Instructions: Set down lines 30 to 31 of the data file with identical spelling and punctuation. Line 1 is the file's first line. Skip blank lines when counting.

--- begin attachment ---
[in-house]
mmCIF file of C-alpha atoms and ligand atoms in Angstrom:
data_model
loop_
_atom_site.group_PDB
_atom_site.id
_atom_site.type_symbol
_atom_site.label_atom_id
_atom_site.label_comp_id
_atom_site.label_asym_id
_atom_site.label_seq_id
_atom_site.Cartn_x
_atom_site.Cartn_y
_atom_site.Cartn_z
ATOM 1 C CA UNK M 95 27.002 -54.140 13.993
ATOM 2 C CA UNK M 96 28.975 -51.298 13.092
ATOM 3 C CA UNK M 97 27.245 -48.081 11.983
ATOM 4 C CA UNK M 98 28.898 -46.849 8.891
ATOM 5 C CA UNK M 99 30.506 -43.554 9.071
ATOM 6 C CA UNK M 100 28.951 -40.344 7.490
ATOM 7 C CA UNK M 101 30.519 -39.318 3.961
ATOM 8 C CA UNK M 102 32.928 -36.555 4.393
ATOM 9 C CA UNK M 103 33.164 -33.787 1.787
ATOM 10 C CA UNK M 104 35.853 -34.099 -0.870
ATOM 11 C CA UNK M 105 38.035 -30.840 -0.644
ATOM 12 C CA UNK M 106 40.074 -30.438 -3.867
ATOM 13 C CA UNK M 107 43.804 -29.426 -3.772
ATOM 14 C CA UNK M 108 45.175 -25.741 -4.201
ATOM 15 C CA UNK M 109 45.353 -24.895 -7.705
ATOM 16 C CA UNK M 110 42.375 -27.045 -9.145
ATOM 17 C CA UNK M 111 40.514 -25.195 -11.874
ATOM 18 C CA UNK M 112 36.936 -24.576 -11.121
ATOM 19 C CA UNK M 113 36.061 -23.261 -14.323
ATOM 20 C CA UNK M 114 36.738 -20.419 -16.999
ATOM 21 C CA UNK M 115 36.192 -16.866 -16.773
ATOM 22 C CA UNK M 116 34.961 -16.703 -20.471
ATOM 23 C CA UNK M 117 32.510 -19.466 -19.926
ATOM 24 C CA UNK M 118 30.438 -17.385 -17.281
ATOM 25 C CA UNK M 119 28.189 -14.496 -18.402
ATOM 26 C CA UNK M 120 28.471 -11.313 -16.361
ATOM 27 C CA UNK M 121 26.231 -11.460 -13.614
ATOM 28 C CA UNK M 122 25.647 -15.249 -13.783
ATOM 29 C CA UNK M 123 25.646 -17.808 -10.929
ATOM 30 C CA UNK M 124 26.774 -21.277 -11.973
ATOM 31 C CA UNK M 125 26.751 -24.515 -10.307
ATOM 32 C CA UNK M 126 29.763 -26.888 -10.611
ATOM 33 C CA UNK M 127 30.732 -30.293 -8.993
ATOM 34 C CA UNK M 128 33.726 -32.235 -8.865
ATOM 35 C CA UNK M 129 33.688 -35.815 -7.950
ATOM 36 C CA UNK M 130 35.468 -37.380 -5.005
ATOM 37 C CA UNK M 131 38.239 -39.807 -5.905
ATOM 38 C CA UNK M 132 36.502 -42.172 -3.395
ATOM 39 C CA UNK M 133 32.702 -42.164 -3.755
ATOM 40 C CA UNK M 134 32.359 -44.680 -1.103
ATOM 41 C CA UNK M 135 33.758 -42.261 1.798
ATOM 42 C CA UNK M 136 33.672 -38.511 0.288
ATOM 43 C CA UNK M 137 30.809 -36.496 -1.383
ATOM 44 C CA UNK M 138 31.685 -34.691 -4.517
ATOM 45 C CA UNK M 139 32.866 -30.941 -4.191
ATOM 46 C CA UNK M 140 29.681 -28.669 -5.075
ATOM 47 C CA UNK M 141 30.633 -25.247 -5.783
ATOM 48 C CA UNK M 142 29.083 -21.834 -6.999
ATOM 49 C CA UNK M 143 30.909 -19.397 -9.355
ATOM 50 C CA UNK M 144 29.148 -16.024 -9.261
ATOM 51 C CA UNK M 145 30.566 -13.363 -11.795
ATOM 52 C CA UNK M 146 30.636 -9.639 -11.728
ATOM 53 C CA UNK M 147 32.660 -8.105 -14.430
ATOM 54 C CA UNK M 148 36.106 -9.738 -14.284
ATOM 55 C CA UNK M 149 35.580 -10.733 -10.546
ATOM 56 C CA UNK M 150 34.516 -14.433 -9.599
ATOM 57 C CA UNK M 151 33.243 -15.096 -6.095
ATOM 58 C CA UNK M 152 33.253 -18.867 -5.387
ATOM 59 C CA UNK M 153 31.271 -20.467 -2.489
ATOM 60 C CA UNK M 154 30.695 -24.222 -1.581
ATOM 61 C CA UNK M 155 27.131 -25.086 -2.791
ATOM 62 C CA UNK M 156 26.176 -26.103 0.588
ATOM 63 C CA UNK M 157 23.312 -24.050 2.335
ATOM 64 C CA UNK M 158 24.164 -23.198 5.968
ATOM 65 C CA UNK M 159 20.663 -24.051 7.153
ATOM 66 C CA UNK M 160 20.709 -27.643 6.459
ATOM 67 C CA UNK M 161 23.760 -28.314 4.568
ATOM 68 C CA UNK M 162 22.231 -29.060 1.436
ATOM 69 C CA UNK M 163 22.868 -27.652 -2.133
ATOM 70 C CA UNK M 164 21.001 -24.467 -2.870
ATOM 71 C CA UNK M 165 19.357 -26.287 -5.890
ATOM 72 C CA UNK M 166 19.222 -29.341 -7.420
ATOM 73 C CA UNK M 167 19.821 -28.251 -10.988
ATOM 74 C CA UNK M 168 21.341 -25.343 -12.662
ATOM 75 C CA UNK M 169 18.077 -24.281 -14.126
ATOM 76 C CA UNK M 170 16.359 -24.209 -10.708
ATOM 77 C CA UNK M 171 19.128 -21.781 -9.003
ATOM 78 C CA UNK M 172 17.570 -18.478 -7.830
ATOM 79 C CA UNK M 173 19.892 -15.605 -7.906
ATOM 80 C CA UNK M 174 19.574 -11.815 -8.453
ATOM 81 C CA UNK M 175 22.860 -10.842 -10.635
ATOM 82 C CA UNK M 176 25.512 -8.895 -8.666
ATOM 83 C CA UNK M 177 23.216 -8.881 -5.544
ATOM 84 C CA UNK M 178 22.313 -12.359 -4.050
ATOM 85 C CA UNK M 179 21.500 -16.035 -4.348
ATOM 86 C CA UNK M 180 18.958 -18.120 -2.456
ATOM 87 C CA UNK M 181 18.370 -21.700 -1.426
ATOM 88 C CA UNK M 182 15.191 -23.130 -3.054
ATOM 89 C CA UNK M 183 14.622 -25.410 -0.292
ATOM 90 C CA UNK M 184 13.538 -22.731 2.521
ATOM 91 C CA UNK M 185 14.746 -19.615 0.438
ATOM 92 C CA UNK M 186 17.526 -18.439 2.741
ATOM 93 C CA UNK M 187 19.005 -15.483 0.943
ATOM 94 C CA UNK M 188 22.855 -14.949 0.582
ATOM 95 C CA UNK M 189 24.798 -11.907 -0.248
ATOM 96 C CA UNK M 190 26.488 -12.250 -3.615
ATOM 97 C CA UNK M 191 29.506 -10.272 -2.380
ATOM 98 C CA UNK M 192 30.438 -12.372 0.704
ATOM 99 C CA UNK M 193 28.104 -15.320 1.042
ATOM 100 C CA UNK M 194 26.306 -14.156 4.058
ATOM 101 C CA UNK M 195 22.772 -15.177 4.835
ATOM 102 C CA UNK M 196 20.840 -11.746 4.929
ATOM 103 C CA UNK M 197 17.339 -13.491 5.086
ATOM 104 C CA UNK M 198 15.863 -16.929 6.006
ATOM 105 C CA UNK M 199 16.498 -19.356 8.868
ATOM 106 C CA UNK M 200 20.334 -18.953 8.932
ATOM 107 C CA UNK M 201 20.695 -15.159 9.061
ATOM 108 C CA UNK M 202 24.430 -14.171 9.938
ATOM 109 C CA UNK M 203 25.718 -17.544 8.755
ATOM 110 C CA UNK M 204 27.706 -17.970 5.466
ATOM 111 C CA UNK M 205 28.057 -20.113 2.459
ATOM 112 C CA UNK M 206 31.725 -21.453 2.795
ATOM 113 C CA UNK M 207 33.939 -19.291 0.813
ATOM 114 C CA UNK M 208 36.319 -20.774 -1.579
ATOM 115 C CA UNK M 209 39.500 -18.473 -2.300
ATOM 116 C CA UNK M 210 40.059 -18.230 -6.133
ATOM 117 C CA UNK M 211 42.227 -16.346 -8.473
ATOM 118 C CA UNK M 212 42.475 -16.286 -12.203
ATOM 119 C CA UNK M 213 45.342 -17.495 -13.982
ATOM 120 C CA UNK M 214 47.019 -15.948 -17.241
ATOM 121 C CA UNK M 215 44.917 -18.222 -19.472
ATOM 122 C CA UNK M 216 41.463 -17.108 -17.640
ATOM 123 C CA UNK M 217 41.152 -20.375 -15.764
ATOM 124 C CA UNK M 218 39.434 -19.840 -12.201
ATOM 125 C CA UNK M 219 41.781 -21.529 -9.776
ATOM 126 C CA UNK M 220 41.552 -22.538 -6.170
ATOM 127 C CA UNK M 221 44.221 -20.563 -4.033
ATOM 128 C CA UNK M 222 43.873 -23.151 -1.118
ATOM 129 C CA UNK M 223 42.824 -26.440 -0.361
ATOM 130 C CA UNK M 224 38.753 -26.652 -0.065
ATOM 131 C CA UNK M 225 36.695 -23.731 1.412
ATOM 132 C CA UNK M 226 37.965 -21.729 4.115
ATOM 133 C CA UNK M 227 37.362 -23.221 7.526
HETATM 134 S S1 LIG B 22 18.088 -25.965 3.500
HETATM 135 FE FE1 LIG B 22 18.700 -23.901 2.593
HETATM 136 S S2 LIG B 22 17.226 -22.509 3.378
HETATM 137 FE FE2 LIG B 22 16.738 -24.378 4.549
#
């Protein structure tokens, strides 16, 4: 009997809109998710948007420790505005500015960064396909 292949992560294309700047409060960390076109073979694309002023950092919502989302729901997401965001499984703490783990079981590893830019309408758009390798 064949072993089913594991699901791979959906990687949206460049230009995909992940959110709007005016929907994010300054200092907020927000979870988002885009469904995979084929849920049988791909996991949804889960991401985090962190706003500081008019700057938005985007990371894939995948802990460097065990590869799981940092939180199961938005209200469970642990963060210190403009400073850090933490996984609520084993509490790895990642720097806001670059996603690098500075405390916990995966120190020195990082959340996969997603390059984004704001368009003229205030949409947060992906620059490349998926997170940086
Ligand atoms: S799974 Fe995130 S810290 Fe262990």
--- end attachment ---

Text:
ATOM 16 C CA UNK M 110 42.375 -27.045 -9.145
ATOM 17 C CA UNK M 111 40.514 -25.195 -11.874